Wednesday, 21 June 2017

It's A Knockout

Considering the number of birds in the garden I get few bird strikes on the windows and very few that are fatal.  I found this poor song thrush on the lawn by a window while I was mowing and was able to keep an eye on it to protect it from magpies while it recovered.  It flew off after 20 minutes or so, apparently none the worse for wear.



If you are not from the UK the title of this post was the name of a not very good TV programme many years ago.

Tuesday, 20 June 2017

Allowed out on his own

There comes a time in life when you are allowed out on your own for the first time.  I met this youngster out and about early in the morning with no sign of its mother.  It was busy exploring and looking for something to eat.  Not a close photo and not very sharp but probably worth a look.

Monday, 19 June 2017

An audience with the emperor


I went back to Banks' Pond on Saturday, hoping to see an emperor dragonfly (Anax imperator) for the first time this year.  There were several flying but they were resting for only a second or two and too far away, making it very difficult to get a photo.  These were about the best I could manage.



While there I had the pleasure of meeting John Atkinson, the Sedgedunum Warbler.  As it was hot and the dragonflies weren't settling we gave up and I planned to return the next day.

Although I got there early yesterday, it was already hot and the emperors were on the wing when I arrived.  However, even they get tired and at last a few settled (briefly) within range of the camera.



Emperors eat other dragonflies and damselflies so this male azure damselfly was really chancing his luck.

I saw only one female ovipositing out in the middle of the pond, rather out of range of my lens.

As I left I came across this slightly battered individual.  He has obviously been in the wars, with damage to both front wings.  Life for a male emperor dragonfly is short and intense, mostly fighting off rivals and chasing females.

Sunday, 18 June 2017

Curlew chicks


I was driving along, minding my own business, when I spotted two curlew chicks not far from the road.  Their parents were close by but the photography was difficult as it was directly into the sun.

They didn't seem to notice as I stopped the car but carried on searching of food, gradually getting farther away.



Like most wader chicks, curlews are precocial, meaning they hatch with feathers and can walk and feed themselves almost straightaway.  These were a bit bigger than newly hatched but will still need to be able to run and hide until they can fly.



Saturday, 17 June 2017

Beautiful Golden Y

I don't know much about moths but I know what I like.  We came across this moth on Stephen Falk's bee workshop in Teesdale and I couldn't resist a photo.  It is a Beautiful Golden Y (Autographa pulchrina).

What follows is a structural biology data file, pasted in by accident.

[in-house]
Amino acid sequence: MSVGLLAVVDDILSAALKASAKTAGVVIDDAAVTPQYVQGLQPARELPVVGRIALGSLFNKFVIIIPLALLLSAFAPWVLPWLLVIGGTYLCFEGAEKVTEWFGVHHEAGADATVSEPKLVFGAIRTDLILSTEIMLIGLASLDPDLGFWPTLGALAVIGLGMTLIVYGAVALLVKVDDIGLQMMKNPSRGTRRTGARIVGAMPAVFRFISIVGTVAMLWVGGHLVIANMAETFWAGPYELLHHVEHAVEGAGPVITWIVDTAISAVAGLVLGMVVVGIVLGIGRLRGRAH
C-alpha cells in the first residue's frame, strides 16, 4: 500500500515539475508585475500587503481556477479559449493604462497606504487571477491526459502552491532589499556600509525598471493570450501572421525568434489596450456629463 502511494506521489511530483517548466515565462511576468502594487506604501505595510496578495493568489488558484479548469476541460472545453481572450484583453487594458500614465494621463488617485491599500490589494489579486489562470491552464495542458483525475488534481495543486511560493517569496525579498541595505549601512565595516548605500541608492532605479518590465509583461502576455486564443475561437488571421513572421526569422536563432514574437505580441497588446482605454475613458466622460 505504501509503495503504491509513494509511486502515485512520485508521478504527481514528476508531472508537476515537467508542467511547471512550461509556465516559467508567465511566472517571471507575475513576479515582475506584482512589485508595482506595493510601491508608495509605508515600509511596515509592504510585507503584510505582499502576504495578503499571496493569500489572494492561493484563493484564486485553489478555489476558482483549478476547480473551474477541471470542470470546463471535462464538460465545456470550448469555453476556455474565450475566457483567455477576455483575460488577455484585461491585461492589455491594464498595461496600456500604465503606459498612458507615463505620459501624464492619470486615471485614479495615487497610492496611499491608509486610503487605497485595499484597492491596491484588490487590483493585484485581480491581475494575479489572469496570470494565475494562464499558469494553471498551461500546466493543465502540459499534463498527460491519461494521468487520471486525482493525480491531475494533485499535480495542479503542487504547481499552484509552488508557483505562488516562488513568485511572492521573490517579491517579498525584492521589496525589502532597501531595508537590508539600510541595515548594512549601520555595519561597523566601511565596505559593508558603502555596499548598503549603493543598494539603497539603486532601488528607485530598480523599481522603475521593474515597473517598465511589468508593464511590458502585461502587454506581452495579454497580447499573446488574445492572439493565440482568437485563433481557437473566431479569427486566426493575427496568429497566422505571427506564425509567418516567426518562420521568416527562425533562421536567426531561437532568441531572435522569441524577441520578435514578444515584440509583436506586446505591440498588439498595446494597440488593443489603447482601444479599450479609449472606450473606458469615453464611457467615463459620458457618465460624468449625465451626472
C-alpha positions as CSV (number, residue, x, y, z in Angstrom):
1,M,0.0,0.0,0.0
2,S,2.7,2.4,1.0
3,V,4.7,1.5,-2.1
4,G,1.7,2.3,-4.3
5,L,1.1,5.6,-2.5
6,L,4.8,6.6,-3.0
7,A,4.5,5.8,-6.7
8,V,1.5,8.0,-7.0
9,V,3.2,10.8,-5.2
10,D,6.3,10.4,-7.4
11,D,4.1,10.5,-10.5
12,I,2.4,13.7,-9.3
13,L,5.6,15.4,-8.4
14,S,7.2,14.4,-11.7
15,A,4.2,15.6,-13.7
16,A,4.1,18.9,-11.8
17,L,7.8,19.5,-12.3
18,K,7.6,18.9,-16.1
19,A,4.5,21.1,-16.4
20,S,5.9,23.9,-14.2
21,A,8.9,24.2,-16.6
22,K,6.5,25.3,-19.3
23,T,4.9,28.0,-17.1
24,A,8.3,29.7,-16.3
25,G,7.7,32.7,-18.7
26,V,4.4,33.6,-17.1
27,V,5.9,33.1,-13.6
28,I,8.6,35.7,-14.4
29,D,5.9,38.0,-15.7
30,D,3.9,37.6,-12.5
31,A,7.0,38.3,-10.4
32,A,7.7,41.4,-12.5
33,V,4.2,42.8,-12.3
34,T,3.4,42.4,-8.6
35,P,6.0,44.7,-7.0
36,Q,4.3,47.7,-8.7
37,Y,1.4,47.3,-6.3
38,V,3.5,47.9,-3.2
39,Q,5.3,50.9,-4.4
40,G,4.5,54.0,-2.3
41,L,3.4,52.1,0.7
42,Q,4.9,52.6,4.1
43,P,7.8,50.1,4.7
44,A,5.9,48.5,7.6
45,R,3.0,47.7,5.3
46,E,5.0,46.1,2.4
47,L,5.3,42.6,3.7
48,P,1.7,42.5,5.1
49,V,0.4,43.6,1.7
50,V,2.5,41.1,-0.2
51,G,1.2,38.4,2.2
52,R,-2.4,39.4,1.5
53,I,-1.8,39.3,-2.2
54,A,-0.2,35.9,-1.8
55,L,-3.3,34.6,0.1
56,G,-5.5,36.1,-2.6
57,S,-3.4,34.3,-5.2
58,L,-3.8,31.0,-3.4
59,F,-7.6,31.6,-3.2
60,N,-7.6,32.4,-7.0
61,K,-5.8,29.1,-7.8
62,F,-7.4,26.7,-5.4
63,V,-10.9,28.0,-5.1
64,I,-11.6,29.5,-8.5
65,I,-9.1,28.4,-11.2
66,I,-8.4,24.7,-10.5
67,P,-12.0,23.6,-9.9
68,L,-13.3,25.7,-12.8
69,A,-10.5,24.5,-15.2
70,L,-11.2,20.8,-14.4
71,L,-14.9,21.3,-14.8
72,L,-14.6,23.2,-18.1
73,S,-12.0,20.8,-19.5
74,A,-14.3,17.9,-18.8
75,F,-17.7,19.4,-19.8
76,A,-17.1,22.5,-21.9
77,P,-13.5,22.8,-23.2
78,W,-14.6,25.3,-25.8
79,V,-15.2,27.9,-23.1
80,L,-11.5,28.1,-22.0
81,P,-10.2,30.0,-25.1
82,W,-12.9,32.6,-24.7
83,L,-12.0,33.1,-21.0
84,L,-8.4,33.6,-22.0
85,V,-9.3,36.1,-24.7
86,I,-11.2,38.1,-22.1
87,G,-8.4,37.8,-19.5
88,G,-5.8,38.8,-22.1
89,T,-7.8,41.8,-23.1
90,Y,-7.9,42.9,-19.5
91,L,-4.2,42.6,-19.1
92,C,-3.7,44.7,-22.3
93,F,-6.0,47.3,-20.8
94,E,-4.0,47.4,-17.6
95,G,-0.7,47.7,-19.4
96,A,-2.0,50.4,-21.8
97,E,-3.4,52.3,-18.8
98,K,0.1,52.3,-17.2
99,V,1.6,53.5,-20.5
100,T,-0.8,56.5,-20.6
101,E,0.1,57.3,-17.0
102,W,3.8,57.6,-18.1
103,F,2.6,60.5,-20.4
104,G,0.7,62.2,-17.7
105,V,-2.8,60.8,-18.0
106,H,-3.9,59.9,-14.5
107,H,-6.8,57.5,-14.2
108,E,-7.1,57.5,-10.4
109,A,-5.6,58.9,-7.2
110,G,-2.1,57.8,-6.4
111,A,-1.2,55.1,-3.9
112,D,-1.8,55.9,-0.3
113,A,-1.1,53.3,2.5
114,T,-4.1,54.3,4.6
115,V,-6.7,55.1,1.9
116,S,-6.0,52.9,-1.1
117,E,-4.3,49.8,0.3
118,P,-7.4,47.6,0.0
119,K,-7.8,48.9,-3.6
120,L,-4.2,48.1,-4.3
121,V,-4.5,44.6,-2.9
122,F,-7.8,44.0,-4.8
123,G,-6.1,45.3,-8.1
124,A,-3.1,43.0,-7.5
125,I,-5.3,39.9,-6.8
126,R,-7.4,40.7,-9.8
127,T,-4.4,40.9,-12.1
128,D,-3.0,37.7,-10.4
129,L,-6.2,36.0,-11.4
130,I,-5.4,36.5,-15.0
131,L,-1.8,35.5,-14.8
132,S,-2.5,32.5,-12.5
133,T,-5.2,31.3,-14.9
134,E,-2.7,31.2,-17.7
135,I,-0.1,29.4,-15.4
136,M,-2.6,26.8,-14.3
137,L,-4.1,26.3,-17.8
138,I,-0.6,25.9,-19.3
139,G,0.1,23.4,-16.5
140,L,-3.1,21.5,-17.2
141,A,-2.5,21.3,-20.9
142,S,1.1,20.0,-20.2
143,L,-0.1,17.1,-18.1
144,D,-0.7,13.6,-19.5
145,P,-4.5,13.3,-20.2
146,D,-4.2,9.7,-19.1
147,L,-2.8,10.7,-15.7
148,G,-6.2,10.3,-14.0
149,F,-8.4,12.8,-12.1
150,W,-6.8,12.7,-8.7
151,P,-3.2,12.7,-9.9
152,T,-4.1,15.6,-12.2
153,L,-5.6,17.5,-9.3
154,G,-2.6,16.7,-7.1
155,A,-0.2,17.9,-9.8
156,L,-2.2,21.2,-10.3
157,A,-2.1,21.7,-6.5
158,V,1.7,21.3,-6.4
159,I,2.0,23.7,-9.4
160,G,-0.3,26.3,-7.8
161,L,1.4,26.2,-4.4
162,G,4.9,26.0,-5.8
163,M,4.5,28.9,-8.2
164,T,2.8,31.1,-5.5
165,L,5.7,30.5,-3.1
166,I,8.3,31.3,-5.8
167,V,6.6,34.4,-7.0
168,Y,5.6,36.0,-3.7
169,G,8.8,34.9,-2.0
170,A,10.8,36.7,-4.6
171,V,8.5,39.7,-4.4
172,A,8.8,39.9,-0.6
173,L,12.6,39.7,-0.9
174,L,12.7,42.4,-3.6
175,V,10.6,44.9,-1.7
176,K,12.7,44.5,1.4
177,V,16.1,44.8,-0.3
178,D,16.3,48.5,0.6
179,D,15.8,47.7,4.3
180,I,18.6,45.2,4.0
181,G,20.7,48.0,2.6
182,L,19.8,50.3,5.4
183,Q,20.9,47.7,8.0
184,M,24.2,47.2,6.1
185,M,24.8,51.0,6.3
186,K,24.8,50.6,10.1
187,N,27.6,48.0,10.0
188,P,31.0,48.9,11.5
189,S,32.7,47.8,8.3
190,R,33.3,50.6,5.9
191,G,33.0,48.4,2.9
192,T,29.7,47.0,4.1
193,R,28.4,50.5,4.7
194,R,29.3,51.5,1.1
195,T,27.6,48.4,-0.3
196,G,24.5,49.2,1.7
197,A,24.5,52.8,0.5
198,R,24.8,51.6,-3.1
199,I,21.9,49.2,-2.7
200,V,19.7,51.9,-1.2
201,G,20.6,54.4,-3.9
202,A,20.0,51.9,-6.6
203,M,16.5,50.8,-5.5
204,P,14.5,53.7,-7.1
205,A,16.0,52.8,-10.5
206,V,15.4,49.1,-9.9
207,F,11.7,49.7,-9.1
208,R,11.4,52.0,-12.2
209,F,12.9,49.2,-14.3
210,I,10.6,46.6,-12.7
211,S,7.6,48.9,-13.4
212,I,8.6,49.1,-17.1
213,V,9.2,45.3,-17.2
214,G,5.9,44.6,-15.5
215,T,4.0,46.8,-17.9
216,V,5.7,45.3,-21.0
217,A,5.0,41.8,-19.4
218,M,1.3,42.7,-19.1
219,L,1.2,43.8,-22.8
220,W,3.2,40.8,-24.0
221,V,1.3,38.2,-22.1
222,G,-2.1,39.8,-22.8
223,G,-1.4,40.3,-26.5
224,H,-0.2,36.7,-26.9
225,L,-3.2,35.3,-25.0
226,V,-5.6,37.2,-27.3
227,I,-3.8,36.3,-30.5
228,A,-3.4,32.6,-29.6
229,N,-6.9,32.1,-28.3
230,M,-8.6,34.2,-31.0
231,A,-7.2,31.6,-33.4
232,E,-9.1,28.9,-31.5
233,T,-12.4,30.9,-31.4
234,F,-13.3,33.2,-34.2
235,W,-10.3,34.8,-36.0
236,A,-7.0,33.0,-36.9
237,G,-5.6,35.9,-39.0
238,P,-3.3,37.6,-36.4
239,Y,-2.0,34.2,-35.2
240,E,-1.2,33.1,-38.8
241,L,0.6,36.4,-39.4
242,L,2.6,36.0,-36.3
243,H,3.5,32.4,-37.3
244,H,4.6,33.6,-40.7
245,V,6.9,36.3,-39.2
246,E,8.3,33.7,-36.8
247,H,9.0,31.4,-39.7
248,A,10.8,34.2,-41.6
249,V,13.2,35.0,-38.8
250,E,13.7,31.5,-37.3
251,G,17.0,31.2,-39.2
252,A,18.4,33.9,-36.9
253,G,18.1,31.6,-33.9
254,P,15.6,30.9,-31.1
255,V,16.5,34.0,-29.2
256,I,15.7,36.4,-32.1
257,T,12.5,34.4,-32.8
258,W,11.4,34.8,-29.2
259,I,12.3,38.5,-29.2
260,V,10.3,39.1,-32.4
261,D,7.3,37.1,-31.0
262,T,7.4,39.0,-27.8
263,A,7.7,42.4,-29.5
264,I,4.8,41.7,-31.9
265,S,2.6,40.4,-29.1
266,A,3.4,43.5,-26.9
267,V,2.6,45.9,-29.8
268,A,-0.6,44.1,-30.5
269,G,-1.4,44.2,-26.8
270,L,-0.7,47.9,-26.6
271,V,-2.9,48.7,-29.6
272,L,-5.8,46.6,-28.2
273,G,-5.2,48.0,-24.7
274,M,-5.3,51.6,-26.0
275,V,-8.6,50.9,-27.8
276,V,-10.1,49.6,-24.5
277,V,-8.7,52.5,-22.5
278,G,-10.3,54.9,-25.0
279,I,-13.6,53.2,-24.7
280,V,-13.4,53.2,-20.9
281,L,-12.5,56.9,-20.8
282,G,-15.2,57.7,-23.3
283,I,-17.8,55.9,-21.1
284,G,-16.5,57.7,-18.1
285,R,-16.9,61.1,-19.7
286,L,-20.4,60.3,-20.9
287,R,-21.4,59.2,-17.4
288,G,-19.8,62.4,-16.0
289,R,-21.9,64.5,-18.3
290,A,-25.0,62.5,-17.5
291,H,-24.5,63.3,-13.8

Friday, 16 June 2017

Nestbox update

I have been posting regular updates on the tree sparrows' progress on the "Nestbox camera 2017 page", accessible via the tab above.  The female laid six eggs starting around 20/21 May and all six hatched around 05 June.  It has been very difficult to get a good view into the box because of nest material in front of the camera, despite my moving the camera several times before laying started.  Things have improved in the past couple of days as the chicks are bigger and are coming up to the entrance hole to be fed.

Today for the first time I have taken photos of the outside of the box.  The parents are very wary, which is interesting as another pair in a box in the kitchen garden don't seem at all bothered when I am working in there.  I took these photos by hiding in the car with camo net over the window.  This one shows how the chicks look now.  The bolt just above the entrance plate holds the camera and the other holes show where I was adjusting the camera position to try to improve the view.

The chicks' diet is varied but is mostly insects.  The tasting menu starts with ladybird larvae.

Then sunflower seeds from the feeder.

The next course is a damselfly.

Followed by more ladybirds.

It is interesting how early the sparrows started to feed at the entrance - probably helped by the tunnel of nest material that helps the chicks climb up to the hole.  In previous years the blue tits have only done this in the last day or so before fledging.  This is the view inside today.

And finally a video clip from yesterday to show the mayhem.



Regular updates will continue on the "Nestbox camera 2017 page" and I'll post an update here on the main blog when the chicks fledge if I mange to get any photos.  I think there are seven other boxes in the garden with tree sparrow nests, as well as other nests in dead trees in the wood.  Some of the other boxes are already on the second brood.  I'm hoping we'll get a second brood in this box as well.

Thursday, 15 June 2017

Beautiful, just beautiful

The most beautiful of all the damselflies is the appropriately named beautiful demoiselle (Calopteryx virgo).  Sadly we don't see it this far north but I was lucky enough to see these earlier in the week in Northamptonshire.  These are males (the second picture with flash).


Immature males are bluer with brown wings.

Females are iridescent green with gold wings.


Many damselfly and dragonfly species are spreading north with global warming so maybe one day will will see this beauty up here.